many people use training collars, and most training collars work on the premise that the dog will cease pulling in order to avoid being choked, pinched, or pronged. unlike regular flat collars, most training collars have added features that enhance the feelings of discomfort for the dog, so that the dog will be more likely to behave in order to avoid the more uncomfortable feeling of being restricted by a training collar vs a flat collar. for the safety of the dog and the owner, it is far better to be able to restrain the dog using such tools rather than allowing an out of control dog choke themselves and drag their owners all over town, in my opinion. also, please be mindful of the age of your pup as certain training collars may not be appropriate for puppies.
training tools are great and they can help us communicate with our dogs, but i think that often times we put way too much emphasis on the tool itself and not enough on the training. when a dog is properly trained and or has sufficient self control and willingness to work WITH their owner, any training tool or lack thereof will work, but on the flip side, if those characteristics are missing in dog, then even the best training tool is simply a restraint - something that limits the dog's mobility. if the training is thorough and effective, then the training collar becomes just another intermediate step in the training process, and you can go back to a regular flat collar. keep in mind, some people never need to use a training collar. they teach their dog to walk nicely on a flat collar from the beginning and try to avoid being in a situation where they need the extra help of a training collar.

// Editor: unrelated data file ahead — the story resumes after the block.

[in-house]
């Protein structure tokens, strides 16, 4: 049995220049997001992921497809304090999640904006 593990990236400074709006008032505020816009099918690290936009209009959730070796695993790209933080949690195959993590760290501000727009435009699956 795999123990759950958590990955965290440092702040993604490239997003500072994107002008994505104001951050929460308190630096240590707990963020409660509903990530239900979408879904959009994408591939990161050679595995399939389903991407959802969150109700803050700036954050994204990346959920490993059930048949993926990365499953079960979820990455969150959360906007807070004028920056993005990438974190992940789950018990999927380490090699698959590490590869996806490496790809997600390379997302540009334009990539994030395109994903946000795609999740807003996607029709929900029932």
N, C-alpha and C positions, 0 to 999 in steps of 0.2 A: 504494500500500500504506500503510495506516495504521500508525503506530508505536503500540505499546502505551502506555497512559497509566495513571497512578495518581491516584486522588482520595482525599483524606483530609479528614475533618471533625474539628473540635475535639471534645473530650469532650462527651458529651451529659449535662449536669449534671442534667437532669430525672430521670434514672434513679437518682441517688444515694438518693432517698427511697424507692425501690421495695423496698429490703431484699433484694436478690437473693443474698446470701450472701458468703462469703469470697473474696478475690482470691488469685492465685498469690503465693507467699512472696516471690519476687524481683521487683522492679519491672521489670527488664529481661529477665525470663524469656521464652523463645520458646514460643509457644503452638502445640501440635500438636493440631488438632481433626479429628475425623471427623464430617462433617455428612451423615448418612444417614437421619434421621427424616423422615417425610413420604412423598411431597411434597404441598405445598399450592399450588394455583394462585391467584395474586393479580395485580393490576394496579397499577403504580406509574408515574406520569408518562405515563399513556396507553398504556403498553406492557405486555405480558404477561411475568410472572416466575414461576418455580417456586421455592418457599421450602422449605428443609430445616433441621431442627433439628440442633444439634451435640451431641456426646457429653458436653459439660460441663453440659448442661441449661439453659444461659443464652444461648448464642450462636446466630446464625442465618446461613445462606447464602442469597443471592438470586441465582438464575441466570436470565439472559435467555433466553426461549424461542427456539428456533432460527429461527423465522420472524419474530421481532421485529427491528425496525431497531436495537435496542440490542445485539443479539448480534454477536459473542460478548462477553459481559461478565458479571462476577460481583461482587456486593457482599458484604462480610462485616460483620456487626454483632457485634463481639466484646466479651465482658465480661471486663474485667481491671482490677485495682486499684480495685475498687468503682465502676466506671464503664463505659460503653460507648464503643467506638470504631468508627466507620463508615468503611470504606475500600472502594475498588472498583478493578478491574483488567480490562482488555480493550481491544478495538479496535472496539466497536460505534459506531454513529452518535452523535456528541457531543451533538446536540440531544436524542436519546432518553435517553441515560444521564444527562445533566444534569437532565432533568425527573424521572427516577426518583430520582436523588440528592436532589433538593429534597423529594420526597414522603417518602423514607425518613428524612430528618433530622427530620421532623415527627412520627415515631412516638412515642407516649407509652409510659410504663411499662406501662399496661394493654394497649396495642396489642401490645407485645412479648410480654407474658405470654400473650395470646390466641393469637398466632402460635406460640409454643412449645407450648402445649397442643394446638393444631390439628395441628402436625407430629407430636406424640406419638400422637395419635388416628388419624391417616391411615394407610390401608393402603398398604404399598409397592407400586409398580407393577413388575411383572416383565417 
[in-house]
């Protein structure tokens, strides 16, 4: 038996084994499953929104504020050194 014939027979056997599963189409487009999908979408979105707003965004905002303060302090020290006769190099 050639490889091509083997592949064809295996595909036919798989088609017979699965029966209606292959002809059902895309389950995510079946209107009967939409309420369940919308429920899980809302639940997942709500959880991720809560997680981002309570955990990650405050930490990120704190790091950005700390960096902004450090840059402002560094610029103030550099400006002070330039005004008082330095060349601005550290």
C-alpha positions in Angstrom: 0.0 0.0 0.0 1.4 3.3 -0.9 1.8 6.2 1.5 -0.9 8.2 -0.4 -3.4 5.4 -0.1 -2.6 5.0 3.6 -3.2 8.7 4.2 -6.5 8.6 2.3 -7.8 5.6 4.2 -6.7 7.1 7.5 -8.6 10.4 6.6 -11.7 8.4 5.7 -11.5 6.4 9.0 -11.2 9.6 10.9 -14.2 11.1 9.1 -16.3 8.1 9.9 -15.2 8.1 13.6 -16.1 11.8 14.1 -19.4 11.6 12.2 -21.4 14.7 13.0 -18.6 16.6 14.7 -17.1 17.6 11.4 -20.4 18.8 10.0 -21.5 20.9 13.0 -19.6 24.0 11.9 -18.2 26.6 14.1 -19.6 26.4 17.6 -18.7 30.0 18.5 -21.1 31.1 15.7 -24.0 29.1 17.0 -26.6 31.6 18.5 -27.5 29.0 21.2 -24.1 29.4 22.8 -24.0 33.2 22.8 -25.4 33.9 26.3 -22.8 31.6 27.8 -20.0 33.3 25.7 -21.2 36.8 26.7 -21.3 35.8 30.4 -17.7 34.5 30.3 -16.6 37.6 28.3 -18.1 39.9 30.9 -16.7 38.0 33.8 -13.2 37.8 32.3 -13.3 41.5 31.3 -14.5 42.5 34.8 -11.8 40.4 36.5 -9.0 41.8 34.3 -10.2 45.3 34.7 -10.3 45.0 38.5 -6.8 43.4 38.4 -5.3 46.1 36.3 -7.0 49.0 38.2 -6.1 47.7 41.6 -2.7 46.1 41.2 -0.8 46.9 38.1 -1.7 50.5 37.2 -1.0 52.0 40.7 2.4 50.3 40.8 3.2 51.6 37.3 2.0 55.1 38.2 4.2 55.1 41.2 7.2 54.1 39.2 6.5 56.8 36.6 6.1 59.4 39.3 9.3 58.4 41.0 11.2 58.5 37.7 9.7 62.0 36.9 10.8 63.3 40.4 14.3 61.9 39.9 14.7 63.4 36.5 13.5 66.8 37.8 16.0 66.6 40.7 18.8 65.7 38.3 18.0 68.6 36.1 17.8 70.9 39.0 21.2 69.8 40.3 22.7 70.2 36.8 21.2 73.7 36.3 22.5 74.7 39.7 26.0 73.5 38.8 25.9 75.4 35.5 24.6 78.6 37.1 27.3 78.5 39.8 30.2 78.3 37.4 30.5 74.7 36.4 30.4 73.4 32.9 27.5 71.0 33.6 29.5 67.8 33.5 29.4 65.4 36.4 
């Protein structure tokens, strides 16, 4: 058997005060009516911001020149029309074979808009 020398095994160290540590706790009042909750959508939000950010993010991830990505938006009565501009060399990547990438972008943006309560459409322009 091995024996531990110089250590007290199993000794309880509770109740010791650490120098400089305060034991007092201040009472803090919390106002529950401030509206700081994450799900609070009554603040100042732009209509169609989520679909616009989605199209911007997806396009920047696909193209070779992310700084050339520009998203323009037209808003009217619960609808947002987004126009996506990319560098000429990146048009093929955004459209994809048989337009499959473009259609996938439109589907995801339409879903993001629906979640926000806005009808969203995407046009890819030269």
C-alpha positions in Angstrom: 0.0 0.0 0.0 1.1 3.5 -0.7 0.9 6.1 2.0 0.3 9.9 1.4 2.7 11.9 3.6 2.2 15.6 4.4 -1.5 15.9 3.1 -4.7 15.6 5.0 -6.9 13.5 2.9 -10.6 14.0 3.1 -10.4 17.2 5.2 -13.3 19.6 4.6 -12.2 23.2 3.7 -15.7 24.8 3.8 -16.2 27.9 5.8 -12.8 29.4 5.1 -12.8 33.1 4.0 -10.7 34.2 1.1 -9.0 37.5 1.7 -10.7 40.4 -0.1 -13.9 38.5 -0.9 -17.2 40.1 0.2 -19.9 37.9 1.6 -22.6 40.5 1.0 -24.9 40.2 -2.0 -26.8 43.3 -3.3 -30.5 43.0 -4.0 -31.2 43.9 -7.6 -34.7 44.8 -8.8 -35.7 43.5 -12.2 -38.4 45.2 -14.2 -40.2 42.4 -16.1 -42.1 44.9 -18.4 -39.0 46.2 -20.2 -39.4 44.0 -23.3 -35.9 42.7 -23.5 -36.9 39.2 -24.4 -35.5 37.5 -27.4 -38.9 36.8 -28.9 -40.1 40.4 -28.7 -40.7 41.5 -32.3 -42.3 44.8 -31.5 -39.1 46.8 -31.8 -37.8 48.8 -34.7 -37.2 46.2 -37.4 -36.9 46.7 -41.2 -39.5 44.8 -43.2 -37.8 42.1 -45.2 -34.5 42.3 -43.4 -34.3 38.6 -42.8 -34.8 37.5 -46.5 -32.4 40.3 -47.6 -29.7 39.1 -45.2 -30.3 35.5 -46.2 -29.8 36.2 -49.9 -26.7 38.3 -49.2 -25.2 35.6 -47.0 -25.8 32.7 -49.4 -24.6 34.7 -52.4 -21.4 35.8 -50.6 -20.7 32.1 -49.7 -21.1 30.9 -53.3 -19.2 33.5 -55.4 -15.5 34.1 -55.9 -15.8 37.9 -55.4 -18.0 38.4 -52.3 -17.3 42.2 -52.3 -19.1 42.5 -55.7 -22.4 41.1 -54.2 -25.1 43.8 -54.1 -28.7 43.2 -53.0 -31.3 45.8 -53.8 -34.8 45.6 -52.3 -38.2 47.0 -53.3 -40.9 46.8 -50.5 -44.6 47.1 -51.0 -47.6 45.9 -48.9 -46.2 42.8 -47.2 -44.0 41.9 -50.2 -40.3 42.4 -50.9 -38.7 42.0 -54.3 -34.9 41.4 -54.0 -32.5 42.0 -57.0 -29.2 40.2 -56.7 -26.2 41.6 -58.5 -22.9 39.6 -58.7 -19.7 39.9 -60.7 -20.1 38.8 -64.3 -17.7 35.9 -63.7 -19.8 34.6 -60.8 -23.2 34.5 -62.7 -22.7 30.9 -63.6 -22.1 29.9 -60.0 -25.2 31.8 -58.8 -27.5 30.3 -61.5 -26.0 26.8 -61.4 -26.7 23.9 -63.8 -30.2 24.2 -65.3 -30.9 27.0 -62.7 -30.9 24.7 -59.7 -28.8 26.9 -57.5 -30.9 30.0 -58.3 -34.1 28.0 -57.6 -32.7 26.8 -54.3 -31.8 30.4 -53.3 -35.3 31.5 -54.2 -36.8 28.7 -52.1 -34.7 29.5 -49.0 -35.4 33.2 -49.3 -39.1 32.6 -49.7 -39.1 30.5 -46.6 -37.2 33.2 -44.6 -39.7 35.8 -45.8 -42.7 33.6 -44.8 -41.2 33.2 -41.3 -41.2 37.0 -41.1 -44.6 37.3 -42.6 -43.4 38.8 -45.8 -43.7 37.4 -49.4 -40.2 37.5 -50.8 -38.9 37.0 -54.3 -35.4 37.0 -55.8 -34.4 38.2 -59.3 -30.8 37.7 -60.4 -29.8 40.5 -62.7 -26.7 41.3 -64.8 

until actual training is taking place, the use of any training collar functions only as a restraining collar, helping the person physically control the dog more easily. however, a lot of people use training collars permanently with no plan of ever not using it. if the person and their dogs are happy with the results and the dog is not constantly choking on their collar, then there is nothing wrong with that either.
as with any training tool or training advise, there is no substitute for taking the time and making the effort to train a dog to offer behaviors we want, and taking part in an obedience class is always a good idea.
"Properly trained, a man can be dog's best friend." ~ Corey Ford
Choker chain for Rocket. He does great with that. A regular collar chokes him and he manages to wiggle out of it.
A close friend has to use the choker with the teeth for his dog and it works really well. His lab mix is 130# and only 10mo so Mike can't afford for his dog to dash.
Also, the higher up you place the collar (right behind the ears) the better your dog will respond. They don't have the muscles up there like they do lower down the neck. When I'm training this placement works better.
Thanks for the replies. I have already enrolled us in an obedience class. The orientation session is Sat 13 Jan and we bring our pups beginning the 20th.
Thanks Luke from georgia....I now remember that but just couldn't find it. I am more than willing to train him but so far seem to be somewhat unsuccessful. Class isn;t that far away so I can hang on for a few weeks and keep trying.
I help train service dogs and when we have one that is a puller we use a Gentle Leader. They are a wonderful training tool. When you use a choke chain the dog can continue to choke itself and hurt it neck, but with a gentle leader it pulls there head sideways so they can not continue to pull forward. We call it power steering. Once you have trained your dog to walk nicely beside you can wean it out of the gentle leader.